Karie-Anne Pedersen, celebrated curator of the Norsk Folkemuseum, introduced us to the richly embroidered, colorful bunader (national costumes) from every region, including one set at a Telemark country wedding. We saw stunning dragon-style wood carvings from 1550 and some beautiful rosemaling (decorative painted floral patterns). Exhibits included wood carved hutches and painted turned bowls and a splendid trunk from Romsdal dating from 1834.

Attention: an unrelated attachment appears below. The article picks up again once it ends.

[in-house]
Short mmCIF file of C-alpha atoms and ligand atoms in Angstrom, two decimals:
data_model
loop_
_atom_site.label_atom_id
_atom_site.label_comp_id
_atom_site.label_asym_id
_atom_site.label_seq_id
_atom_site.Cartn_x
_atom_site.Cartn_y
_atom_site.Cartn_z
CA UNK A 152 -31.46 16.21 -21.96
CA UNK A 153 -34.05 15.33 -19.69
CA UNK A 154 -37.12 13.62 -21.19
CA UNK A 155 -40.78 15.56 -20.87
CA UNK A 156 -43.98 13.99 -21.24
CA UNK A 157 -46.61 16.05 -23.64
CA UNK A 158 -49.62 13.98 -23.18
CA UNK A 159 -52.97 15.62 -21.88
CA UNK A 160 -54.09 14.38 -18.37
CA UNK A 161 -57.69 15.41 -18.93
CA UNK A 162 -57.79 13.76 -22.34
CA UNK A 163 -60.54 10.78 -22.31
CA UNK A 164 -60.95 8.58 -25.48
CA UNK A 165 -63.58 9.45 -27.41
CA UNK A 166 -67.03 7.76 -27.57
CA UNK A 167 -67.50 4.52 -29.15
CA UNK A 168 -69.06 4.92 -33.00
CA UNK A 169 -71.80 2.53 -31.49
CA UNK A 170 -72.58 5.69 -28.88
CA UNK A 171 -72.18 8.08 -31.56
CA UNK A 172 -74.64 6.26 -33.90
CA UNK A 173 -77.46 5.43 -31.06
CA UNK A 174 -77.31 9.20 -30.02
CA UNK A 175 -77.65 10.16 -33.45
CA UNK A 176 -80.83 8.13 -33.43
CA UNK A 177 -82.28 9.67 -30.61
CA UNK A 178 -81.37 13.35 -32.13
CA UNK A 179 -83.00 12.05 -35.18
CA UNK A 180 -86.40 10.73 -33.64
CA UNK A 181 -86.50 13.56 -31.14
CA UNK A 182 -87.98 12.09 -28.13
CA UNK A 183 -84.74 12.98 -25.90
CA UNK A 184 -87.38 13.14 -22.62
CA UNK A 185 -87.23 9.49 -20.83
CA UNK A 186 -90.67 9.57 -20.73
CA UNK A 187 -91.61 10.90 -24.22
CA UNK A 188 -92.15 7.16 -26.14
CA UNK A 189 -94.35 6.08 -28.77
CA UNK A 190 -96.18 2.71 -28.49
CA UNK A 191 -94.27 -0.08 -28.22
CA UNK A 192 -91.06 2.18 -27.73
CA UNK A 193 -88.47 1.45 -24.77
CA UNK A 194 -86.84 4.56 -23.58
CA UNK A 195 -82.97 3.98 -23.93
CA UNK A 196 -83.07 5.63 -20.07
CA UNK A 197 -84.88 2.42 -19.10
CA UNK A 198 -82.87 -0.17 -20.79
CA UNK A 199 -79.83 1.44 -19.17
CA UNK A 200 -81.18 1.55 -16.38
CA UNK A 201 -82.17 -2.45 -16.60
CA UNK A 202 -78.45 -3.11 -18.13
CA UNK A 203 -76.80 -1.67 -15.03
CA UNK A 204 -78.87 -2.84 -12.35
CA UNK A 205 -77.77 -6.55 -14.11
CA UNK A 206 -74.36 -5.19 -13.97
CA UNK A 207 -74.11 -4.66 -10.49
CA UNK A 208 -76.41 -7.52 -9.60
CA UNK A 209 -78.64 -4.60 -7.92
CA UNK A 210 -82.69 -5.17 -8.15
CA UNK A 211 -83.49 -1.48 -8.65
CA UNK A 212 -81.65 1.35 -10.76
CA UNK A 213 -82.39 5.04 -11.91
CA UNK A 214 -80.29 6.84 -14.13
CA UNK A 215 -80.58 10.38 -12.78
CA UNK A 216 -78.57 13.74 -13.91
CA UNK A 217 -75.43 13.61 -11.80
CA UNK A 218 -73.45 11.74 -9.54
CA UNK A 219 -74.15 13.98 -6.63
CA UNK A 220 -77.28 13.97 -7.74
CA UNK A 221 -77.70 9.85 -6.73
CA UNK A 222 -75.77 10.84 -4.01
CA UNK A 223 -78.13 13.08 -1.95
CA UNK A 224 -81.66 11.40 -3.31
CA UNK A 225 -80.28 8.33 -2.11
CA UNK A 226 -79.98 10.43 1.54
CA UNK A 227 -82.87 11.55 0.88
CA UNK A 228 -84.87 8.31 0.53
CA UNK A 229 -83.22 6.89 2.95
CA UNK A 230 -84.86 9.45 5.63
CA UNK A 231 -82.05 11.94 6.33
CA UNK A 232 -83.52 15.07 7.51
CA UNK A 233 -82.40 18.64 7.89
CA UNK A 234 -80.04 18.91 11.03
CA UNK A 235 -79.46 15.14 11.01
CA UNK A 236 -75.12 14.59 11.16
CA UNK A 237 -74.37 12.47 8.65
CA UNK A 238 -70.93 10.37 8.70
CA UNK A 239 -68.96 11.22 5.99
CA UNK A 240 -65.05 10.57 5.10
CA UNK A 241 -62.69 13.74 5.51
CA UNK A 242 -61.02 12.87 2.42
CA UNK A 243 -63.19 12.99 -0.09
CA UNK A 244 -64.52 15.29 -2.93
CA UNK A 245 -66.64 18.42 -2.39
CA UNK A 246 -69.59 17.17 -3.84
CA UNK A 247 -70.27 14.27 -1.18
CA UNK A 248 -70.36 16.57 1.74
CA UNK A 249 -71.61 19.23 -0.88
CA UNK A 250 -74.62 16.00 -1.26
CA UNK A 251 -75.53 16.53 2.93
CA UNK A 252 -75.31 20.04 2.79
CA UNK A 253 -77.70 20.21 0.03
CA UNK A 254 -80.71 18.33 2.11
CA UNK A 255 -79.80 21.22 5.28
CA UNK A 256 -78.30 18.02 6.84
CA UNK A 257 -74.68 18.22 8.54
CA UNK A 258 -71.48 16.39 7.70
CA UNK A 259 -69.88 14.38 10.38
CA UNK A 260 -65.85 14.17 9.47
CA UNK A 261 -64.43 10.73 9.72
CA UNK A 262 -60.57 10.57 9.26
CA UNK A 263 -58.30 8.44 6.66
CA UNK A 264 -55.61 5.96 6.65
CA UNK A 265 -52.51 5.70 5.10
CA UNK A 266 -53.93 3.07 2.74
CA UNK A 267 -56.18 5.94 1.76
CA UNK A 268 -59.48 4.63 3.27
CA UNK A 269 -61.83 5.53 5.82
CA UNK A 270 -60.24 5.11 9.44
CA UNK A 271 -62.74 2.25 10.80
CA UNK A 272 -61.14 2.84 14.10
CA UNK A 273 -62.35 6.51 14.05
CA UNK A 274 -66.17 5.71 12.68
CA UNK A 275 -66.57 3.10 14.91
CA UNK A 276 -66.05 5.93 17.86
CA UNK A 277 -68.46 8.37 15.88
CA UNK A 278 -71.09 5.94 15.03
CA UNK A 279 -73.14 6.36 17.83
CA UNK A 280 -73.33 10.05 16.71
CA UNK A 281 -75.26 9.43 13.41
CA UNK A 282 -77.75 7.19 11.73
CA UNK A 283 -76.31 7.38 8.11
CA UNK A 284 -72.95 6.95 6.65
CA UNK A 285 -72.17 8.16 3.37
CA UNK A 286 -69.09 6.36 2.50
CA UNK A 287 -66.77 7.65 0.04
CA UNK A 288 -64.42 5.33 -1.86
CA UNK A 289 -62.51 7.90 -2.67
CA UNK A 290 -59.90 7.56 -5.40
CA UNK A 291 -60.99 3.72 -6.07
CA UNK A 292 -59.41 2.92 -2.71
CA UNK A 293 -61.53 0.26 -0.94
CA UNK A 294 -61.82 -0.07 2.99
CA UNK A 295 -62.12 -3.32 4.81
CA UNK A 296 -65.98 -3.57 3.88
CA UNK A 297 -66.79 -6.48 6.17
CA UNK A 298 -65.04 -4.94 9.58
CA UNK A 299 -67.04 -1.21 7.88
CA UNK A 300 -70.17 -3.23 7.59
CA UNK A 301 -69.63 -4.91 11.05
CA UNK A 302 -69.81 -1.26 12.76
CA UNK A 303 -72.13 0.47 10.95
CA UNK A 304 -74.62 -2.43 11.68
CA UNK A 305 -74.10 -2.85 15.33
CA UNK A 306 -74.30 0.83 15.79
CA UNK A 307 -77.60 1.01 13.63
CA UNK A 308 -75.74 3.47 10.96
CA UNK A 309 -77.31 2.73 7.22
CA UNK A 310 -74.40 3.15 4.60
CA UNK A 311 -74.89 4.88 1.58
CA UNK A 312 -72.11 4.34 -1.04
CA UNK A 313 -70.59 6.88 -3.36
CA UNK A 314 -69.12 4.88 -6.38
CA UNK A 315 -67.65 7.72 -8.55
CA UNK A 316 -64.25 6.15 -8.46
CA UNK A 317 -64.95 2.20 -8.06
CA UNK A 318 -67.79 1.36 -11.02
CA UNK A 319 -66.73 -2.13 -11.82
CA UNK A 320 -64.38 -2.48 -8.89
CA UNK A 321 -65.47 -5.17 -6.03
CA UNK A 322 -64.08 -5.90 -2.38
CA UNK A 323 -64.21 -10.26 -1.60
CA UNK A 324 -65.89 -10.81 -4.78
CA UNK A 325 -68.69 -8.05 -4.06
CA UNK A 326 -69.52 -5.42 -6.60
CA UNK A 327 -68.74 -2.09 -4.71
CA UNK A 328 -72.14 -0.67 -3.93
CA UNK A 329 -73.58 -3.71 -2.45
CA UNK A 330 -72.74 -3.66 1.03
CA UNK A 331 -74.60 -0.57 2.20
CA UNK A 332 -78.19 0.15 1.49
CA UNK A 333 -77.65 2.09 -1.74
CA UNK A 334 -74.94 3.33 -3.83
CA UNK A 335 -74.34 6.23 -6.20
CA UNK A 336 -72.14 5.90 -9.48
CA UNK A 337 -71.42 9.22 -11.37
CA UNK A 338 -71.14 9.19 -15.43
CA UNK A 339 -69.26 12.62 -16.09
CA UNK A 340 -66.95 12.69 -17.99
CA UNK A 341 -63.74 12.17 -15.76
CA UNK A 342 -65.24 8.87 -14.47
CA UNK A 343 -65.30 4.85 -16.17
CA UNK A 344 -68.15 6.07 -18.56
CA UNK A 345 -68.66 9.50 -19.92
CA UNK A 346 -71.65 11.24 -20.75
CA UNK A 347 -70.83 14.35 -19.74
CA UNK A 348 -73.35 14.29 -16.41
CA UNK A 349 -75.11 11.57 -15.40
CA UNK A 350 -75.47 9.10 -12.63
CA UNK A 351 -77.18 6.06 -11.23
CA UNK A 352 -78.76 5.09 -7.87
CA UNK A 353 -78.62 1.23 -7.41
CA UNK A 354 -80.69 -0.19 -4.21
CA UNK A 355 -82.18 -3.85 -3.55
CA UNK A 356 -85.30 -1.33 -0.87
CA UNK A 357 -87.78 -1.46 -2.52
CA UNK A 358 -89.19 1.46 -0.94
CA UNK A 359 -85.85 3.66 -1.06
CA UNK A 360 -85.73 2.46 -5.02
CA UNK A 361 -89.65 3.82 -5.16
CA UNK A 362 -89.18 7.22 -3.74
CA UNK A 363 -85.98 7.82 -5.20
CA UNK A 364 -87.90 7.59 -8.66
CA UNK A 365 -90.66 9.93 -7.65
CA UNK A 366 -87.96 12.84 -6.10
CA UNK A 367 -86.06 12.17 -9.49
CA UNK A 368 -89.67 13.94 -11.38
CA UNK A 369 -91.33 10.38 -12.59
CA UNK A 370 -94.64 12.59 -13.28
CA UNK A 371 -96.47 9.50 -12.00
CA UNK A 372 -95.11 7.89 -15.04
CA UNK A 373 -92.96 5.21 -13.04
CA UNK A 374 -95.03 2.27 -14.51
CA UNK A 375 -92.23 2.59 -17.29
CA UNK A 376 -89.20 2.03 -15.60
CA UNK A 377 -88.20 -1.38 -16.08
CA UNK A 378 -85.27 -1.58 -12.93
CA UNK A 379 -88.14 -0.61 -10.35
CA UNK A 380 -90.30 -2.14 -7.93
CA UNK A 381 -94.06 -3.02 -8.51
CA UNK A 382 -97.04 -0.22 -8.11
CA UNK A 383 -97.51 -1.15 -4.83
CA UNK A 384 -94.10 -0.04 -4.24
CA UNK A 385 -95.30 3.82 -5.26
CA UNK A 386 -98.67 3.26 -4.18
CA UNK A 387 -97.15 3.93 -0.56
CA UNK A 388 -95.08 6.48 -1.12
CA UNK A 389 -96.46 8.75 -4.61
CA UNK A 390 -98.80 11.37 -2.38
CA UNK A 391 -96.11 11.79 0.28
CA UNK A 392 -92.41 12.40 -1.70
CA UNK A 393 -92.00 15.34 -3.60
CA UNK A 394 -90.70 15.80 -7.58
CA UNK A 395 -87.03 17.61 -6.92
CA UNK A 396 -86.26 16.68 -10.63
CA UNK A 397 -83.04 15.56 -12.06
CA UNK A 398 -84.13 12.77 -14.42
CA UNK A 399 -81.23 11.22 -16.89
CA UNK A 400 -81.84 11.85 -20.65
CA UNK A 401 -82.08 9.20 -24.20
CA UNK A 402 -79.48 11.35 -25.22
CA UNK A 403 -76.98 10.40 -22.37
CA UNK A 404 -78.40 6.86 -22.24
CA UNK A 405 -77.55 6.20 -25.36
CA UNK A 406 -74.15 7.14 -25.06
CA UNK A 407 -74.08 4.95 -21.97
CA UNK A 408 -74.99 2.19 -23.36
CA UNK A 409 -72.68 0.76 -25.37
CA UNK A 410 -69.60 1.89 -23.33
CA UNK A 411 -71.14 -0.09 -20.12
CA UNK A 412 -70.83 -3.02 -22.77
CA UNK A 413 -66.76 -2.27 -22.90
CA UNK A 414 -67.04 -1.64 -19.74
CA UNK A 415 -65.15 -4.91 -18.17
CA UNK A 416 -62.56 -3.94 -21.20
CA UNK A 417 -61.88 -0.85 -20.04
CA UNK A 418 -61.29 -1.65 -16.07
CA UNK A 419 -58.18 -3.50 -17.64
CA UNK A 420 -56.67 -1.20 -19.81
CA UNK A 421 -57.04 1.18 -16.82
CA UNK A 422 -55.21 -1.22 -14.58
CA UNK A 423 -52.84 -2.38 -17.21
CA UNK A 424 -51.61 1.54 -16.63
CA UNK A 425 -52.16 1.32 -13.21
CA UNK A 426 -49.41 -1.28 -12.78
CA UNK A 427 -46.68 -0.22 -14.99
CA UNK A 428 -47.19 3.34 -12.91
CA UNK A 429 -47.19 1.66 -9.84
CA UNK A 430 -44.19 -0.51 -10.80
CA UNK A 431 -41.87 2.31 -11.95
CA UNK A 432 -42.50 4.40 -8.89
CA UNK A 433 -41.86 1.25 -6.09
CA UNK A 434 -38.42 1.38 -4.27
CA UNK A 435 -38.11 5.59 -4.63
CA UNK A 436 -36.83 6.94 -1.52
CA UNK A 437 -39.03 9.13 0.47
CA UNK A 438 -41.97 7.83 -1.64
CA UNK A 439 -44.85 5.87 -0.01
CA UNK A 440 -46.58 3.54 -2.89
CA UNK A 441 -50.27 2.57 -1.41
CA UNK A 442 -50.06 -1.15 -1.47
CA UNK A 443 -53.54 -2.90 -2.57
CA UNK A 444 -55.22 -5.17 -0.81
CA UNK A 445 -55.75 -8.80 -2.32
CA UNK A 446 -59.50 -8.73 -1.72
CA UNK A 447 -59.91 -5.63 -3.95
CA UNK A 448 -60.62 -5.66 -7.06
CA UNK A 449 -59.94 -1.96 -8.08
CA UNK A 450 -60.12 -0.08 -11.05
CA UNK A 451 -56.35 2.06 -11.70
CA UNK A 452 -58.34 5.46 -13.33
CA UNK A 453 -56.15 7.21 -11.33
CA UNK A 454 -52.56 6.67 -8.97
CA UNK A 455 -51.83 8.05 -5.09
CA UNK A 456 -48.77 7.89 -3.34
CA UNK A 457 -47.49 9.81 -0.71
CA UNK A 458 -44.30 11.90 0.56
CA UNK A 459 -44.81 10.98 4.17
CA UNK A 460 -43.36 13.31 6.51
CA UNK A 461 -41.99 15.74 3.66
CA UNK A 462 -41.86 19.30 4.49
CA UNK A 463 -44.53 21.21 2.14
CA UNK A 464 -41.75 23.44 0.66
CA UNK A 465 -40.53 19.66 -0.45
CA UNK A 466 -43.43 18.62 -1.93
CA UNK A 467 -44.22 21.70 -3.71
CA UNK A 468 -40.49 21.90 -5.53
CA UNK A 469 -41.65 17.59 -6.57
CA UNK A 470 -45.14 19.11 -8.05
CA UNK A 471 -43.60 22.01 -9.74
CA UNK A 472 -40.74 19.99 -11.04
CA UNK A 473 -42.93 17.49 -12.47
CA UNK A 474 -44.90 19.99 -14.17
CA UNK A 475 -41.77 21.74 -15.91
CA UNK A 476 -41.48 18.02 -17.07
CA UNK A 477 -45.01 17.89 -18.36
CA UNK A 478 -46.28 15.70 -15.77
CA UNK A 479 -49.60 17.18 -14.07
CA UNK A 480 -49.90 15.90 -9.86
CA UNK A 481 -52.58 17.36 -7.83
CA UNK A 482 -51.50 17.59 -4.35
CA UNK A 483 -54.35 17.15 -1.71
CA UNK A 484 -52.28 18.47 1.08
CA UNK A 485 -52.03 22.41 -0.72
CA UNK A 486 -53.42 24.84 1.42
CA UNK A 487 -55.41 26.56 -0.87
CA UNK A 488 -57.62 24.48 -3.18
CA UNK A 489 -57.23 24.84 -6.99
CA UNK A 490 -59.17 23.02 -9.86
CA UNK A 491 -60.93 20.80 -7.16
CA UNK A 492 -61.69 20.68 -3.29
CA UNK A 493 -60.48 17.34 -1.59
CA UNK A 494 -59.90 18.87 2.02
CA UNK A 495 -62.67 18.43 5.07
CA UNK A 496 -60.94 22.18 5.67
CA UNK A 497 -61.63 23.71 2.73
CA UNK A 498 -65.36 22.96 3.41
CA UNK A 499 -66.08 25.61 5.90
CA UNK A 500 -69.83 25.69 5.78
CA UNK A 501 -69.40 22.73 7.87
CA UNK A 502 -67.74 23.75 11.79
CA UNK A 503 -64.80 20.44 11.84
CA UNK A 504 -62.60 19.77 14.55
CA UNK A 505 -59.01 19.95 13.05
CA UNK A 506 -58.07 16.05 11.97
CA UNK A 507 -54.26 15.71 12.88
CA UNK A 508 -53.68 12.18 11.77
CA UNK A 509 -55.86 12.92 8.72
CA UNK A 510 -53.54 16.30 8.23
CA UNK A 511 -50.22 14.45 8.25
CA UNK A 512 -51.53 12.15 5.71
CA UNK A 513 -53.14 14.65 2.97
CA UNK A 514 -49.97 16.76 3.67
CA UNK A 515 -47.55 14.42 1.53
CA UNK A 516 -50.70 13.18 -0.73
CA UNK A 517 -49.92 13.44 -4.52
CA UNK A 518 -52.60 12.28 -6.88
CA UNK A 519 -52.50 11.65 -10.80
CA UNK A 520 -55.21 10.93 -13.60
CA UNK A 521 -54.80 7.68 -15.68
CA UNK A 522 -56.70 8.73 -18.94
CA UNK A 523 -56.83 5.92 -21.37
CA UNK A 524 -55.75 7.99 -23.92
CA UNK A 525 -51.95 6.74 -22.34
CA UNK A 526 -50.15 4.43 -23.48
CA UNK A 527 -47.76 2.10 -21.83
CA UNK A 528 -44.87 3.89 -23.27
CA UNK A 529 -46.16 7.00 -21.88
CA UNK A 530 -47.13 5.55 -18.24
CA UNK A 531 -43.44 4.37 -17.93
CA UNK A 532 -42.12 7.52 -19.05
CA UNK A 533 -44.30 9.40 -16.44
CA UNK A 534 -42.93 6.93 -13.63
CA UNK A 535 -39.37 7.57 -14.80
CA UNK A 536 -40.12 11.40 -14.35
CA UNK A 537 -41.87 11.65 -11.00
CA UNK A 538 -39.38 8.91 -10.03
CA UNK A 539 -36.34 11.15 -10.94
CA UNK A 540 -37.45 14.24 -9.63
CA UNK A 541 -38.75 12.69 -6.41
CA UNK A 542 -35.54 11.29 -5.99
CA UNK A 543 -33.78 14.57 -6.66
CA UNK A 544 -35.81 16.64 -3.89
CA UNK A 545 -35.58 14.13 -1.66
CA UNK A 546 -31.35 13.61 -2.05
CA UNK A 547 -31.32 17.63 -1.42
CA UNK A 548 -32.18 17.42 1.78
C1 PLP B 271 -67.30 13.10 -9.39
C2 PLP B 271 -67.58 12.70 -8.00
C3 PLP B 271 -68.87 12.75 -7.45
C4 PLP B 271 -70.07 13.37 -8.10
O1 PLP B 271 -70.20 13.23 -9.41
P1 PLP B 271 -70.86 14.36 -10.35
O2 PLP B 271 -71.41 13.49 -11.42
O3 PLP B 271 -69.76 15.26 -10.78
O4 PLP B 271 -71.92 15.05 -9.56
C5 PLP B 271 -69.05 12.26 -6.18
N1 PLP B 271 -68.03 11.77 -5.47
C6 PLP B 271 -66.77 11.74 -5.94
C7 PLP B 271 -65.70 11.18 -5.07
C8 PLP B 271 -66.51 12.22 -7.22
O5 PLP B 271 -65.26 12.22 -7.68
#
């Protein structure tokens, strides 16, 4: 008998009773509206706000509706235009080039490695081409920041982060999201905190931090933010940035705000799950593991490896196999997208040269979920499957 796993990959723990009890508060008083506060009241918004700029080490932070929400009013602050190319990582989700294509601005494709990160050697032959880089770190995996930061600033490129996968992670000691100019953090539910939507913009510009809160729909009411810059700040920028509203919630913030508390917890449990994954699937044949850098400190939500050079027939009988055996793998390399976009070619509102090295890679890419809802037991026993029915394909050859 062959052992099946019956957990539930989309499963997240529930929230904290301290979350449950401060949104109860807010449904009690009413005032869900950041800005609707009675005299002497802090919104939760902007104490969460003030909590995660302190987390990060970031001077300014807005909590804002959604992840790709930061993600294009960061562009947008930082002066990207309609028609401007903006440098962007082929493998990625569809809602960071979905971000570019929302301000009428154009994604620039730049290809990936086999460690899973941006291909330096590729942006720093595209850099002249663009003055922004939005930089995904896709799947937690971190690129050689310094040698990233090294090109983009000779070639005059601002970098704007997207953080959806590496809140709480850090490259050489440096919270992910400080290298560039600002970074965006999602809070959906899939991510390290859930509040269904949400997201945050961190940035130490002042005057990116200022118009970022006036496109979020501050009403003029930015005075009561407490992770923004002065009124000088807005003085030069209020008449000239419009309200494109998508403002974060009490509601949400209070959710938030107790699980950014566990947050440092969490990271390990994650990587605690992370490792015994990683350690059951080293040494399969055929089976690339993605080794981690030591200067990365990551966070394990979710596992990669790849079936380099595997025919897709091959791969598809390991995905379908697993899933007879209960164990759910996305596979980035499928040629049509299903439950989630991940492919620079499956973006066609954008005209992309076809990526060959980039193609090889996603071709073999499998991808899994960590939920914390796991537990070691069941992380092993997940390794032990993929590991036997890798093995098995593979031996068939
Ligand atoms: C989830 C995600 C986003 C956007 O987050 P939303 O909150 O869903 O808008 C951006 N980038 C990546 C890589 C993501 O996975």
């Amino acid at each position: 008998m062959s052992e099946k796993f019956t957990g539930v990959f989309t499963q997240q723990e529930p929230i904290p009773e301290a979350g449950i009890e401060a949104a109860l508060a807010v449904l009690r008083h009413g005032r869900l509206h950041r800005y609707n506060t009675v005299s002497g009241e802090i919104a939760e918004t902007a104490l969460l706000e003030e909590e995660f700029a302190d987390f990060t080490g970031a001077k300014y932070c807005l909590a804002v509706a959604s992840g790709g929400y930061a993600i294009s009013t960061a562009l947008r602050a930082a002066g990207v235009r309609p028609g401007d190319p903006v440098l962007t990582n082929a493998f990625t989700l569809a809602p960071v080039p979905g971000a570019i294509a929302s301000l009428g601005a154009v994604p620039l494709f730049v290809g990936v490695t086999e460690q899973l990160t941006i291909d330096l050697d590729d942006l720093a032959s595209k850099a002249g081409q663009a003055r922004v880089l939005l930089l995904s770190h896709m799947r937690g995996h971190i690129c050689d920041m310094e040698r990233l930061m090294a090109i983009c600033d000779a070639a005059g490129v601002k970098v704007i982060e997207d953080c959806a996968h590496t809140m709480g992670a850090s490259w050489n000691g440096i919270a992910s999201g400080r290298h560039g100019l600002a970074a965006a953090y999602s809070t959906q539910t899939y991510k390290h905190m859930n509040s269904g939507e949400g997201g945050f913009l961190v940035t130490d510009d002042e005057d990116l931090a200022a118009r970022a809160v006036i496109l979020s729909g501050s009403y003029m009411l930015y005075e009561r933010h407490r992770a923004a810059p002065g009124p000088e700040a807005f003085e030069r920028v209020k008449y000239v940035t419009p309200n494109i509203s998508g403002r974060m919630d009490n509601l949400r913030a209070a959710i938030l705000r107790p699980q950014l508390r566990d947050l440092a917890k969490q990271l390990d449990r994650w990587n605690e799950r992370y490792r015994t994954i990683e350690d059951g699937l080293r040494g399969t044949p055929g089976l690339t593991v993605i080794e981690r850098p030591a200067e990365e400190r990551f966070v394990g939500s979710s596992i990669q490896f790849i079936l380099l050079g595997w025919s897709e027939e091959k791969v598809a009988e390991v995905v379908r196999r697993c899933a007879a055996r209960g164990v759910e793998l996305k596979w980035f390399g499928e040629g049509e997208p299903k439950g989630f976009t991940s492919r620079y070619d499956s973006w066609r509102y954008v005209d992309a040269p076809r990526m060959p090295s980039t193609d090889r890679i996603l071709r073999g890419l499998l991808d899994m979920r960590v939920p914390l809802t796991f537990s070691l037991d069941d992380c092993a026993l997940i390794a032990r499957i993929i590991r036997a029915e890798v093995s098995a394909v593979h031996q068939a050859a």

The 13th century Gol Stave Church is one of five medieval buildings at the open air museum, which also includes a 14th century farmhouse. The church, with its internal alter murals, is beautifully preserved. The Viking Ship Museum displays the world’s two best-preserved wooden Viking ships built in the 9th century, as well as small boats and tools.
A later Oslo excursion brought us to Vigeland Park, the monumental artistic creation with a human message. It was a great backdrop for sketching. The unique sculpture park is the life work of the sculptor Gustav Vigeland (1869-1943) with more than 200 sculptures in bronze, granite and cast iron.